By: Naia Mateo
Last September 9, 2015, I had the privilege to interview DepEd’s Schools Division Superintendent, Rommel C. Bautista, CESO VI about the frequent topics discussed about the K to 12 program. The following segment is composed of the highlights of the interview:
Q: For the sake of those who do not understand, what is the K to 12 program in a nutshell?
SI: The K to 12 program covers kindergarten, six years of elementary education, four years of junior high school, and two years of senior high school. Covering all in all, thirteen years of basic education.
Q: Why was the program established only recently?
SI: During 1948, there were attempts to change the educational system to a longer period of time. However, it didn’t pass the congress. Only very recently did the congress pass the bill, making our educational system, the K to 12, thirteen years.
Q: Do you think the country is prepared for the K to 12, with all the unedited textbooks, insufficient number of classrooms and teaching staff?
SI: Eventually, all these things are going to be addressed. For the time being, of course, we have a lot of things to cover in order to be more prepared. But, I am 100% [sure] that we will eventually be prepared to accommodate all these things. One by one, we will be able to handle the shortages. We’ve already resolved the shortage of classrooms for the junior high school, and we are now constructing the senior high school classrooms. We are done hiring teachers for the junior high school, and by the next school year, we will be hiring for the senior high school. Textbooks are on the way, modules are also being prepared. However, there are issues of late deliveries in terms of the learning materials. It’s due to the fact that it had to undergo process of several stages of editing. However, during the school year, these learning materials are to be delivered to the schools.
Q: What was your initial reaction to the implementation of the program?
SI: Mahirap. But then, we can do it. At first, parents [were] hesitant. Actually, some are [still] negative about the implementation of the program. But when we conducted the division summit to explain to them the beauty of the basic education program, this new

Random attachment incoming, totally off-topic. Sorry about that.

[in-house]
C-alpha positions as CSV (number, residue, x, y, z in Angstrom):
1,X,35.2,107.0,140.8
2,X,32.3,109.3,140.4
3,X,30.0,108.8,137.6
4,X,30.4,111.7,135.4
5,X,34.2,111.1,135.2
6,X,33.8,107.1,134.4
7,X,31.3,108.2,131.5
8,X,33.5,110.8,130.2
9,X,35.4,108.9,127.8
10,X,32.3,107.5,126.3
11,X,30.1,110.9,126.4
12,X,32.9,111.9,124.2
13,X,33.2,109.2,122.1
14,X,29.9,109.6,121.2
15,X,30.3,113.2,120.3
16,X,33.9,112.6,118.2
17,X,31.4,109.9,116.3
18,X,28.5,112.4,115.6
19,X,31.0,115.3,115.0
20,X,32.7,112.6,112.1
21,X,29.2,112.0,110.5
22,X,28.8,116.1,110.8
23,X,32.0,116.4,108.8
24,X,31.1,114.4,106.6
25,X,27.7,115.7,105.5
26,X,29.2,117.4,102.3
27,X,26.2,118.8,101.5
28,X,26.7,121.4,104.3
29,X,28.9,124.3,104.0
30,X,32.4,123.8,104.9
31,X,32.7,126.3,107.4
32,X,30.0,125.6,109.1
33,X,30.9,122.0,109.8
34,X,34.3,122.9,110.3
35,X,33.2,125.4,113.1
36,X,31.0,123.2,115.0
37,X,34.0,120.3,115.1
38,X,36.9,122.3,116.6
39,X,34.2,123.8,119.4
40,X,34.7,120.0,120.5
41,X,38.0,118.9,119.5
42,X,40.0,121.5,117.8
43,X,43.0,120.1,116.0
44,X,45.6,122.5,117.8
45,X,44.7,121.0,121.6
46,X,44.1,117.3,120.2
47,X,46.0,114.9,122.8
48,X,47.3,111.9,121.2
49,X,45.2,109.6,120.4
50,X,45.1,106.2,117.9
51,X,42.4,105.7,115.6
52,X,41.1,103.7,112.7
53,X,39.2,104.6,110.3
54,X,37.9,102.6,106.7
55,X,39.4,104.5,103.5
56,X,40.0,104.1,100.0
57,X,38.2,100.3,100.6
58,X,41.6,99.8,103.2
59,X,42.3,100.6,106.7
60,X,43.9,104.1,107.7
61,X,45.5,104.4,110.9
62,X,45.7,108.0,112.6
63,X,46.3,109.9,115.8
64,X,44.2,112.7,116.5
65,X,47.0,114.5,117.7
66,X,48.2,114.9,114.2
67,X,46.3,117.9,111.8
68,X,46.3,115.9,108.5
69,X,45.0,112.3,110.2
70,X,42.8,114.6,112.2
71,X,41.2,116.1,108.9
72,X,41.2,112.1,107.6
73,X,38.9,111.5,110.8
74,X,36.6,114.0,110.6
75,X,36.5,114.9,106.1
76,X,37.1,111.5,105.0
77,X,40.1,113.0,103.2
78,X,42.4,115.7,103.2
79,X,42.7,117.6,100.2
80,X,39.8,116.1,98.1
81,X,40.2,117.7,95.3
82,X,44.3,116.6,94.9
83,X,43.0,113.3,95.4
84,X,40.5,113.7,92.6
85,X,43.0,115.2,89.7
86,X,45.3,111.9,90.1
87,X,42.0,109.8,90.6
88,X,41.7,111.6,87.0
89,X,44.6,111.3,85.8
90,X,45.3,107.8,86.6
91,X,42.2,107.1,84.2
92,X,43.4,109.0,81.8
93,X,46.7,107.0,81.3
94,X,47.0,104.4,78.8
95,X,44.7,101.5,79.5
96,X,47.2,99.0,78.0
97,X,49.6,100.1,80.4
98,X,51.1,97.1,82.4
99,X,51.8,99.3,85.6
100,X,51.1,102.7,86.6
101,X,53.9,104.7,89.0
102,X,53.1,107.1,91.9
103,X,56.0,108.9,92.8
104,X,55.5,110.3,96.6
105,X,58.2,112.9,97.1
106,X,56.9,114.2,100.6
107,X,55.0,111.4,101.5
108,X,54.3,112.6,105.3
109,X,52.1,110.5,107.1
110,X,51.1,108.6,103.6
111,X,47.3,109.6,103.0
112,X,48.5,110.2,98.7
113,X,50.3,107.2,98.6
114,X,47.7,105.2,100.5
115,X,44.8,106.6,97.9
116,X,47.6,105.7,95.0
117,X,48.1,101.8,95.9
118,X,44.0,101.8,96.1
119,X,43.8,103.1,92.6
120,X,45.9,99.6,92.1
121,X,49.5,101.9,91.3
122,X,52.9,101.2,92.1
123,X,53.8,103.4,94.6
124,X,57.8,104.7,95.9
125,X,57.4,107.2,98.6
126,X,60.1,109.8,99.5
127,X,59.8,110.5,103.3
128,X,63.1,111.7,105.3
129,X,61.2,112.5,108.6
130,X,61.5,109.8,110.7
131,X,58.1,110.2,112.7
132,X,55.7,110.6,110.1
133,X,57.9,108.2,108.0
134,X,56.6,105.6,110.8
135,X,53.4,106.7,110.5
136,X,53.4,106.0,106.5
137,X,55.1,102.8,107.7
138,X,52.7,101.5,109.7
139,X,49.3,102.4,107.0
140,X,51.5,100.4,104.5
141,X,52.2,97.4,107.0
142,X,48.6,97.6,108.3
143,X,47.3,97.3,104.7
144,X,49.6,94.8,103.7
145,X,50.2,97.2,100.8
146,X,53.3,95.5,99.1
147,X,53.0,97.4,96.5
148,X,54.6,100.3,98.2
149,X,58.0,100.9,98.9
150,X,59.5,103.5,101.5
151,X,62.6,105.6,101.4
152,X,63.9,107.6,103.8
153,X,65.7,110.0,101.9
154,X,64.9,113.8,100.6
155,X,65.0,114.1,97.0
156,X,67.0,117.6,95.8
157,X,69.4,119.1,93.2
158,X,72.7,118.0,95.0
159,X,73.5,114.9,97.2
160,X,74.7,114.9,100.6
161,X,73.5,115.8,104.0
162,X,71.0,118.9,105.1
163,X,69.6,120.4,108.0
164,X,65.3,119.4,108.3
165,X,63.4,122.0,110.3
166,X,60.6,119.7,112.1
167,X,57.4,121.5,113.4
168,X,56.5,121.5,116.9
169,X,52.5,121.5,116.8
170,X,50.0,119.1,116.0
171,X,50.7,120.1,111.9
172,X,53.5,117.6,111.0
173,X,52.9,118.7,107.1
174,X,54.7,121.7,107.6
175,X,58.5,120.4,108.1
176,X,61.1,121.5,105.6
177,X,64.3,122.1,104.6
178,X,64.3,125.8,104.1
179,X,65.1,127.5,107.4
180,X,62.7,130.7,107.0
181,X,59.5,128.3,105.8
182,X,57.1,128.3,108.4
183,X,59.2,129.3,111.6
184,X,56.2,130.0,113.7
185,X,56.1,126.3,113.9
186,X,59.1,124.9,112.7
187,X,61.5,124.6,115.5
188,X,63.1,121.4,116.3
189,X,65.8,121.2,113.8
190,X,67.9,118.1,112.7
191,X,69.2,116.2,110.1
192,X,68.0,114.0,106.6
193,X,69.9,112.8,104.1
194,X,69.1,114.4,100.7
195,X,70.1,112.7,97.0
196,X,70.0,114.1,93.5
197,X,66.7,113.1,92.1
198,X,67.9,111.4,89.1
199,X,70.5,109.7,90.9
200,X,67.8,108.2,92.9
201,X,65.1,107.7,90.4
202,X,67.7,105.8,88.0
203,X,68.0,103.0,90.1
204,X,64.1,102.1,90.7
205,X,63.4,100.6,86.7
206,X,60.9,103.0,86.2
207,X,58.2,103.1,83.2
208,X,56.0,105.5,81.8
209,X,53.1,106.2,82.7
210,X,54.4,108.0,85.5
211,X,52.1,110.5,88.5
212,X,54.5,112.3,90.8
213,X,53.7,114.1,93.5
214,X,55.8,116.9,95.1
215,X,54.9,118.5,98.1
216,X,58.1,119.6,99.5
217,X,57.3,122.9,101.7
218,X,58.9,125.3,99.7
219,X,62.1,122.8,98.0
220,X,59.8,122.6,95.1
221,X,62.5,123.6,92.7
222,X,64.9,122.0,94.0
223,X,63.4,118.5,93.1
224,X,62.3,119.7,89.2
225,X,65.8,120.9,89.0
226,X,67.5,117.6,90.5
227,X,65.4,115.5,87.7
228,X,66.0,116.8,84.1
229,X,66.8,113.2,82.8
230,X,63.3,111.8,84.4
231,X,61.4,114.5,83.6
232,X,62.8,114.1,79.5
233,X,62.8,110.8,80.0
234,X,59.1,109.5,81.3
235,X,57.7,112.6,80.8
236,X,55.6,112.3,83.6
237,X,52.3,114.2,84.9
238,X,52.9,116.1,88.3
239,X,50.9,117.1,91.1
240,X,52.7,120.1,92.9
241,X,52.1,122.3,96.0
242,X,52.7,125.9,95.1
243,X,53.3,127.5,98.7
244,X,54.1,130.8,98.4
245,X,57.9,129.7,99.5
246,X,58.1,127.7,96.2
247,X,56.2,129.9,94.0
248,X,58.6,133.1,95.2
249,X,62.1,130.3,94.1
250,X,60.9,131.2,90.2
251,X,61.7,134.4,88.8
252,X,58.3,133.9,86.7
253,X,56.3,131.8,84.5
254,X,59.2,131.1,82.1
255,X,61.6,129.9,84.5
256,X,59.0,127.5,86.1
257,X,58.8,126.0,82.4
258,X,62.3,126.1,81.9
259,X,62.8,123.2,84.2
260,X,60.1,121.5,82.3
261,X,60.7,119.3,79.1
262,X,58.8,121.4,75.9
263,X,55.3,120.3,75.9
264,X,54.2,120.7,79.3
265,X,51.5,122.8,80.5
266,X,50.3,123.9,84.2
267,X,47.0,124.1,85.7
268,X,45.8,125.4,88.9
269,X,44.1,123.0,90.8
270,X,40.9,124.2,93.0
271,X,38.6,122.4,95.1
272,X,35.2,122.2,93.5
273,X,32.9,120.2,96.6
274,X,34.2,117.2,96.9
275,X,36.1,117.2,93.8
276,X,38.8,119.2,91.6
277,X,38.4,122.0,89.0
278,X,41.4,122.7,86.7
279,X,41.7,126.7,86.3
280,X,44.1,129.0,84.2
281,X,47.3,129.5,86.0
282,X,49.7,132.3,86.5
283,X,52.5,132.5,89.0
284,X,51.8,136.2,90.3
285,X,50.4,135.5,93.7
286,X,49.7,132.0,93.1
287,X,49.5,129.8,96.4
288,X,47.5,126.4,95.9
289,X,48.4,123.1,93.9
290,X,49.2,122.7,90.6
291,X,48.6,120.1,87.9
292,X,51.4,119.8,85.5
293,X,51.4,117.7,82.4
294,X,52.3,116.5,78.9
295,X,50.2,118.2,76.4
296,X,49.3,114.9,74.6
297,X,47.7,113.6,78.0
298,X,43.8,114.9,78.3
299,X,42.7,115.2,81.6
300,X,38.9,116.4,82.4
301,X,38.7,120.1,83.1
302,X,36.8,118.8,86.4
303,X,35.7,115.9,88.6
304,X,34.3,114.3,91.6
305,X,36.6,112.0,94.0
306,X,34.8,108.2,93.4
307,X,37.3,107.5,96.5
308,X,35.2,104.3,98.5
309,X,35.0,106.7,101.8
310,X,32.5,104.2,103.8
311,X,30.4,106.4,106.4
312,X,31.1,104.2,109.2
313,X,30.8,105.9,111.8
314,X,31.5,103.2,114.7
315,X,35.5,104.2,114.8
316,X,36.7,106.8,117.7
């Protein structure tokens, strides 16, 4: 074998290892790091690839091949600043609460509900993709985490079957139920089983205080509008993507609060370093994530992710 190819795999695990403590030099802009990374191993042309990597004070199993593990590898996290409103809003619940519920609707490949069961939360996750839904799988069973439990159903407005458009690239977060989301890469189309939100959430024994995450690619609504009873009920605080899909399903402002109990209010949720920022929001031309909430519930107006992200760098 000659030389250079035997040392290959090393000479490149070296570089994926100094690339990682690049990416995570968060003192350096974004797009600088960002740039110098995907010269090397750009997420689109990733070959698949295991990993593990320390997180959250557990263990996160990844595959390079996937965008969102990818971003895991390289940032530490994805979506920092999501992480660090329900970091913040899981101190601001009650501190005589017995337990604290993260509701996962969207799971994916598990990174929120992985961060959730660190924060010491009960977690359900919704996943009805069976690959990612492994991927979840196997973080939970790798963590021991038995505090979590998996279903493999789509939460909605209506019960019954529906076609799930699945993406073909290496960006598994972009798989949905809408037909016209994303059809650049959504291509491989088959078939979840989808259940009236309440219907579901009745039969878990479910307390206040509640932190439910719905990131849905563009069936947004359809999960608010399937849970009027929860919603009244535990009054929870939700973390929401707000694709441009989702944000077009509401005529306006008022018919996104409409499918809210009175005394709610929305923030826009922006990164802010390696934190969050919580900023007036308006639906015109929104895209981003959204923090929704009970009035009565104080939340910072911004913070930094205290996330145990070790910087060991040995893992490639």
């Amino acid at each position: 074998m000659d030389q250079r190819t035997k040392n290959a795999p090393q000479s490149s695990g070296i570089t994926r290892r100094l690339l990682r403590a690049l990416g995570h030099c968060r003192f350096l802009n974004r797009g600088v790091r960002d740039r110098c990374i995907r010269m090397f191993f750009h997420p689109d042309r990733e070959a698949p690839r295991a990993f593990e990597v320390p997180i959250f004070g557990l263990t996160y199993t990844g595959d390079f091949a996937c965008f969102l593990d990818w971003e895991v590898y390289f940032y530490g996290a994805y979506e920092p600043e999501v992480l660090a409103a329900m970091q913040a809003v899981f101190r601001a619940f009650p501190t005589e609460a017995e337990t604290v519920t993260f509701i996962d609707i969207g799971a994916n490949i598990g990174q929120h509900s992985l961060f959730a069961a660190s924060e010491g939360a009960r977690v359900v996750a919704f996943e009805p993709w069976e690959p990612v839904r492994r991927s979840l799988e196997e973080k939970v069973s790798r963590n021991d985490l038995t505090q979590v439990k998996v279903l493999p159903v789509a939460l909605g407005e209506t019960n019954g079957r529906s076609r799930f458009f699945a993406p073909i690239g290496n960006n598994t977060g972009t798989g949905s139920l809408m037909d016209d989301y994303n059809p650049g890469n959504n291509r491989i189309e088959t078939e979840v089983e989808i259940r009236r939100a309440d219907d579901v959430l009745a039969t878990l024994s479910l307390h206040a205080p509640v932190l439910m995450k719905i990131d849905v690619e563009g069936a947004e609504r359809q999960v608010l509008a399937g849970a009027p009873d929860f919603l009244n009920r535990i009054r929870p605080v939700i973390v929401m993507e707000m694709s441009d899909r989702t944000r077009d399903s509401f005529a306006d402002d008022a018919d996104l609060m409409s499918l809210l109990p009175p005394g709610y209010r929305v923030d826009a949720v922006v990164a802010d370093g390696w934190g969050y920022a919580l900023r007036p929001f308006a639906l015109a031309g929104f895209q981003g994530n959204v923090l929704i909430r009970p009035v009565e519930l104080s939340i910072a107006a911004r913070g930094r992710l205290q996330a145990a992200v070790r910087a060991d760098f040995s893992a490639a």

curriculum, one by one, little by little, they are encouraged, and they are siding with us now. Although, not 100%.
Q: Are those who cannot afford the fees supported by the government?
SI: Yes. All graduates of grade 10 will be given vouchers. If they enroll in a public school, they will be given 100% scholarship voucher. If they will enroll in a private school, they will be given at least 80% of the amount of the voucher. And if they enroll in state colleges and universities in public, they will be given 50% of the amount of the voucher. And these vouchers depend on the locations. For example, in Manila, they will be receiving Php 22,500. In Rizal, they will be given Php 17,500. [But] miscellaneous [fees] shall be shouldered by the parents.
Q: With English as the lingua franca of international communications, as well as commerce, education, and health, why is the use of the local dialect required in the K to 12?
SI: It’s because several studies show that the use of mother tongue is best during the formation years. It’ll be focused on from kindergarten to grade three only.
Q: Will a student be able to shift from one track to another in senior high school?
SI: Yes. They will be a leeway because of the core subjects. So, if a student chose STEM in the first semester, but decided to transfer to TechVoc in the second, it’s okay. Because the core subjects are the same, only the course will be different.
Q: Will we be able to graduate grade ten and then twelve again?
SI: For the time being, there will be no graduation for grade ten. The student will be given a certificate of completion, which they will use to enter senior high school. Graduations will be held [in] grade twelve.
Q: What do you think will K to 12 contribute to society?
SI: The beauty of the program, especially the senior high school program, [is that this] will develop our learners to be prepared for work, entrepreneur[ship], and to become more prepared for higher education. Ang tawag nga namin, trabaho, negosyo, kolehiyo. That will be the contribution of the K to 12 program.
Q: How are the old curriculum graduates different from the graduates of the K to 12? Are they any less competent and competitive?
SI: The competence of Filipino learners are [sic] at its best, even with the ten years of basic education. However, there are international standards that dictate that the basic
education cycle of a person should be at least twelve years. That said, our graduates then are not in line with our neighboring countries, who have twelve years of basic education. An engineer here in the Philippines will not be qualified as a professional engineer in our countries unless they [have] had twelve years of basic education plus college.
Q: If you could change or abolish the program, would you?
SI: No, because we see that the program will lead to better lives of the people. How? Like I said, we will prepare the graduates for trabaho, negosyo, kolehiyo. At the same, we will also prepare them for international standards.
Q: What do you personally prefer, the curriculum then or now?
SI: Hindi dahil sa taga-DepEd ako, but I prefer the new curriculum. Even if my children were roped in, I’d still say that I prefer the curriculum now.
Q: Do you have any advice to those who are struggling to cope with the sudden changes?
SI: To the parents, to the grade 10 [students], please find time to browse the program, and see the beauty and the benefits that it will give.